Mayfair two-bedroom condo, 2,215-square-foot unit listed at £5,600,000
Being in London last week, I decided to sniff around for you.
The London housing market has been a story of ever-increasing growth for quite some time. There are several reasons for this. The sustained growth and enormous bonuses of the financial sector. The growth of London as a technology hub. The ever-growing ex-pat community, especially from oil exporting countries, and more recently Asia. And the overall “wealthing” of the local population.
However a few factors have been conspiring to give buyers a slight break. In the first quarter of 2016 prices in tony areas of London have fallen. In luxurious Knightsbridge, home of Harrods, prices have fallen nearly 7 percent. South Kensington shed nearly 5 percent while other tony areas of the city including Hyde Park, Chelsea, Notting Hill and Belgravia (Upstairs Downstairs location) have all recorded varying drops.
M Gooden Design, a residential design studio based in Dallas, is in the design and documentation phase of the MC13 house near Waco. The home will be constructed from 13 locally sourced shipping containers, with around 3,500 square feet on two stories, says founder Michael Gooden.
“It will sit on the top of a hill in the middle of 300 acres, and the aesthetic is a blend of industrial feel with some Midcentury modern undertones in there,” he said. “The clients currently live in a 1950s Midcentury Modern house and we wanted as a design team to remember to that era.”
Gooden and associate Kevan Russell are creating an open concept house. This is possible when using shipping containers because of a secondary steel superstructure within the house that carries the weight and the distributed loads of the containers as they are stacked on top of each other.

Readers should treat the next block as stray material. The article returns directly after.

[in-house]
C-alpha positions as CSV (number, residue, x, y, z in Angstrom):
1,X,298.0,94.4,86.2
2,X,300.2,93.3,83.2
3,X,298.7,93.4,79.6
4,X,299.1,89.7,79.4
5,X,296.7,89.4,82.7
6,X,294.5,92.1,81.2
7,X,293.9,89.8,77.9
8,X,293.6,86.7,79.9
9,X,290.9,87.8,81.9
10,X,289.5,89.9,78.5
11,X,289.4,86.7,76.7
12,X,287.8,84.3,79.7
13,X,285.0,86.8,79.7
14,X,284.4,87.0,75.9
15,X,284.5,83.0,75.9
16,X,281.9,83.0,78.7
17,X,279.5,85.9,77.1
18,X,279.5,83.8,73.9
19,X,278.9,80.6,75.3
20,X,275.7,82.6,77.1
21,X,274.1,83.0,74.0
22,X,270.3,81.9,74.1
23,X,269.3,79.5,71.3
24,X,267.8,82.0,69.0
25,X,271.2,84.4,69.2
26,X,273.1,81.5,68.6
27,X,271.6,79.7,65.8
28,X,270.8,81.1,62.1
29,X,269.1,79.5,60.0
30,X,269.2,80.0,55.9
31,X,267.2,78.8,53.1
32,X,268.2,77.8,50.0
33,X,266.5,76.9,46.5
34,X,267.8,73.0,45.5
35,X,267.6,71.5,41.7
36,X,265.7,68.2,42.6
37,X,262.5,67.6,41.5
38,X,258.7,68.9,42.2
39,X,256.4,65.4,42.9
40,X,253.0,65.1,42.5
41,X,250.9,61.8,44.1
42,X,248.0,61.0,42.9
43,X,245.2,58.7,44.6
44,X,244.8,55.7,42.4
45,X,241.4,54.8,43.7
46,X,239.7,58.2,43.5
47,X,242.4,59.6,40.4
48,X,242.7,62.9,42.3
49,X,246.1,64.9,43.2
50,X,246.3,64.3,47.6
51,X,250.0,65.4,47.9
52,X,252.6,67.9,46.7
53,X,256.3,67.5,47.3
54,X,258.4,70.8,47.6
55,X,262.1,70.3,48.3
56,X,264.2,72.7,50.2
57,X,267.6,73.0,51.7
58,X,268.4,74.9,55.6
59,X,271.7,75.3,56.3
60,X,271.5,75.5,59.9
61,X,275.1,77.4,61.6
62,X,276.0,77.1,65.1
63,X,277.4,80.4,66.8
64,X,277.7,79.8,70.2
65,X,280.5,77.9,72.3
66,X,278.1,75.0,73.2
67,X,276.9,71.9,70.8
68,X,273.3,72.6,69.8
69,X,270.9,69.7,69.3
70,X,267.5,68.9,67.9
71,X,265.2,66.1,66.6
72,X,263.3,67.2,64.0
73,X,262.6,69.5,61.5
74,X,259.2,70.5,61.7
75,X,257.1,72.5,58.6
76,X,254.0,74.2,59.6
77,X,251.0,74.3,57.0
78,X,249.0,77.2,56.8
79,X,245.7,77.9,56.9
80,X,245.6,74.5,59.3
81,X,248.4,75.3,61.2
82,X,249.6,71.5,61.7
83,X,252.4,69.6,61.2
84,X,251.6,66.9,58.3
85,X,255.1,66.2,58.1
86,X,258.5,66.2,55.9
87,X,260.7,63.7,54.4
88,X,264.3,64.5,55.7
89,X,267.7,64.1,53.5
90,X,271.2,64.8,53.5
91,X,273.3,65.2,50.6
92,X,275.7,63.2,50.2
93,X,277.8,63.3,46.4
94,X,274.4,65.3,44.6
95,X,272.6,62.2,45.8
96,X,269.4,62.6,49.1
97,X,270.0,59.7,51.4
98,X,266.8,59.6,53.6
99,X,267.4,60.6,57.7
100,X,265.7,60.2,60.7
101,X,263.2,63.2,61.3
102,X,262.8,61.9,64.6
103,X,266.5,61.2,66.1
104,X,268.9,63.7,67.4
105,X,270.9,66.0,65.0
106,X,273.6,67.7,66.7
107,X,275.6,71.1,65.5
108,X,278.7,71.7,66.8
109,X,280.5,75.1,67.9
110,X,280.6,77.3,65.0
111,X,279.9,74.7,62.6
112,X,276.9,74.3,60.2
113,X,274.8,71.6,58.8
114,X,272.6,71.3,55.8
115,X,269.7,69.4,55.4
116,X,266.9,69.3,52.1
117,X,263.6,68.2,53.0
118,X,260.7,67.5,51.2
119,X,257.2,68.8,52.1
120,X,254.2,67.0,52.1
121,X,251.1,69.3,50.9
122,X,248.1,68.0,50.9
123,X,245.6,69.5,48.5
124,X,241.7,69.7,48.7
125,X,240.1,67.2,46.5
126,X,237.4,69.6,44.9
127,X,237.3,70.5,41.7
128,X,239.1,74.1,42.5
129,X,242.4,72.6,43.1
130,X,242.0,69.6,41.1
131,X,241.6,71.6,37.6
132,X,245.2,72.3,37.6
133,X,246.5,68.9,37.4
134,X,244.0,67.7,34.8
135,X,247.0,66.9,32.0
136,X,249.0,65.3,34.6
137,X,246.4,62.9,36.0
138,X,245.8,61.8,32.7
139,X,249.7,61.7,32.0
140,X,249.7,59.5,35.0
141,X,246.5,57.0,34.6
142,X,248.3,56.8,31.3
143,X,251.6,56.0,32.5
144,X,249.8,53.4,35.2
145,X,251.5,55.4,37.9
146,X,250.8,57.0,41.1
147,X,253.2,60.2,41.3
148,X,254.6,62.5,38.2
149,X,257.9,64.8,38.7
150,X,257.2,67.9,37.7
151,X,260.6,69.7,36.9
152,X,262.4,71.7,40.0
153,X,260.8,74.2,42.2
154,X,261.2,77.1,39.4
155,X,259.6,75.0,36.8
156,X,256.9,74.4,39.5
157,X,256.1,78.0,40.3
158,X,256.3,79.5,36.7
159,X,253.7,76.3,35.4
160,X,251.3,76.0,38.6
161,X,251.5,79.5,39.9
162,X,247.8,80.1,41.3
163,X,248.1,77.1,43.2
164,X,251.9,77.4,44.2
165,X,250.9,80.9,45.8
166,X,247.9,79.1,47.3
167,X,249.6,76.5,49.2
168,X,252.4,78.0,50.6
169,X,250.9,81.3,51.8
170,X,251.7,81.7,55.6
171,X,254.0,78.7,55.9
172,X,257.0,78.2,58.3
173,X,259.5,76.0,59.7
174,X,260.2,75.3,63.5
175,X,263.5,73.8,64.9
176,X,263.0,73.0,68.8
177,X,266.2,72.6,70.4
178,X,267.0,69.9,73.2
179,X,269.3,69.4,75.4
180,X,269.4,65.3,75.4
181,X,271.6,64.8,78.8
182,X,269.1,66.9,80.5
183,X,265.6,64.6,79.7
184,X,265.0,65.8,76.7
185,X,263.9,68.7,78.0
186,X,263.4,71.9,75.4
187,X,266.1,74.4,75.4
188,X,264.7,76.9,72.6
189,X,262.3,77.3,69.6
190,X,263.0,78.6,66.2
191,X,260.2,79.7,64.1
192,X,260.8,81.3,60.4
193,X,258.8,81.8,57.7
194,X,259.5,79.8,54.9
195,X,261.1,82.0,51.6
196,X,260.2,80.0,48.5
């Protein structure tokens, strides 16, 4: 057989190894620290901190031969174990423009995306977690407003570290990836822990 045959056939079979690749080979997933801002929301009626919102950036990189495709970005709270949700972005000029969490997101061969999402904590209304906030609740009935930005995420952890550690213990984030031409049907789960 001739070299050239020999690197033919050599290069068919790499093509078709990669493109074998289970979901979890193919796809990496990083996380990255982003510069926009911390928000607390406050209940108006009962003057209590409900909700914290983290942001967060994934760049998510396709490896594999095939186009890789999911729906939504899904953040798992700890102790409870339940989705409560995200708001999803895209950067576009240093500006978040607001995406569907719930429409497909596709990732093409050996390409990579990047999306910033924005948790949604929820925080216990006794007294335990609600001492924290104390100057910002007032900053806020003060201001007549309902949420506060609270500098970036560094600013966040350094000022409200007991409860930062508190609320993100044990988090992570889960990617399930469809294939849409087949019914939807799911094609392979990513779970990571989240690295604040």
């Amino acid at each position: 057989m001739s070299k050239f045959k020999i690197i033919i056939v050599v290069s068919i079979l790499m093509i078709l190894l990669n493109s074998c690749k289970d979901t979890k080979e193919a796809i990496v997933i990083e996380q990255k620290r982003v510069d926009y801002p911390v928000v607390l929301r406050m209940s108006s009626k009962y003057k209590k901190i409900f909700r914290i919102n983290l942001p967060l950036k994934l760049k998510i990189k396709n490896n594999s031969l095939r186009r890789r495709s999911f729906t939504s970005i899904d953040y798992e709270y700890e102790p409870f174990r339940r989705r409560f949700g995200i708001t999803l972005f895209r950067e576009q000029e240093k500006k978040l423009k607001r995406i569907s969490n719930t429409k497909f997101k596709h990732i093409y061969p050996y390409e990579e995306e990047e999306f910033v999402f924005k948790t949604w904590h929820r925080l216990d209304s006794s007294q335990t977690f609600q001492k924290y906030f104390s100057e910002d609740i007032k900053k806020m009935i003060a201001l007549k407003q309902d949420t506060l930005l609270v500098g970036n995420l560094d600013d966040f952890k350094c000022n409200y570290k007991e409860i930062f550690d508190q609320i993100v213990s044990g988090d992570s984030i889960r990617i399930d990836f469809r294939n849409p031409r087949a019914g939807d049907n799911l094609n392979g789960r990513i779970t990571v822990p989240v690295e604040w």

Decorating a second home can present some unique challenges, says Jason Lenox of Anteks.
Now that you have your sought-after weekend retreat on Cedar Creek Lake, what are you going to put in it? Bought a home away from home in Boot Ranch? What do you hang on the walls? Acquired a ski home in Aspen? What is your design inspiration?
Decorating a second home is a huge challenge, especially for those who want a place that feels comfortable and easy without all the fuss of shopping for just the right arm chair, carpet, dining set, linens … Eeeeeesh. Seems overwhelming, right?
If that sounds familiar, you’ll want to read on to get some sage advice from veteran vacation home interior designer Jason Lenox. Not only does he own two successful home decor stores — Anteks Home in the Dallas Design District and Anteks Curated in the Plaza at Preston Center — but he designs warm, sophisticated, rustic interiors for vacation homes near and far.
Open-space valued property for sale in Aubrey, TX — Arvin Hill Road
I’ve been feeling a little uninspired lately, so I took a minute to ask myself: “What question do I hear all the dang time, but never have an easy answer to?” Almost immediately, my little real estate shoulder angel whispered “Ag Exemption, dummy” in her little squeaky, know-it-all voice that I find oh-so-annoying. Admittedly, however, TinkerAgent had a point. I do get asked about ag exemptions a lot. At least once a week.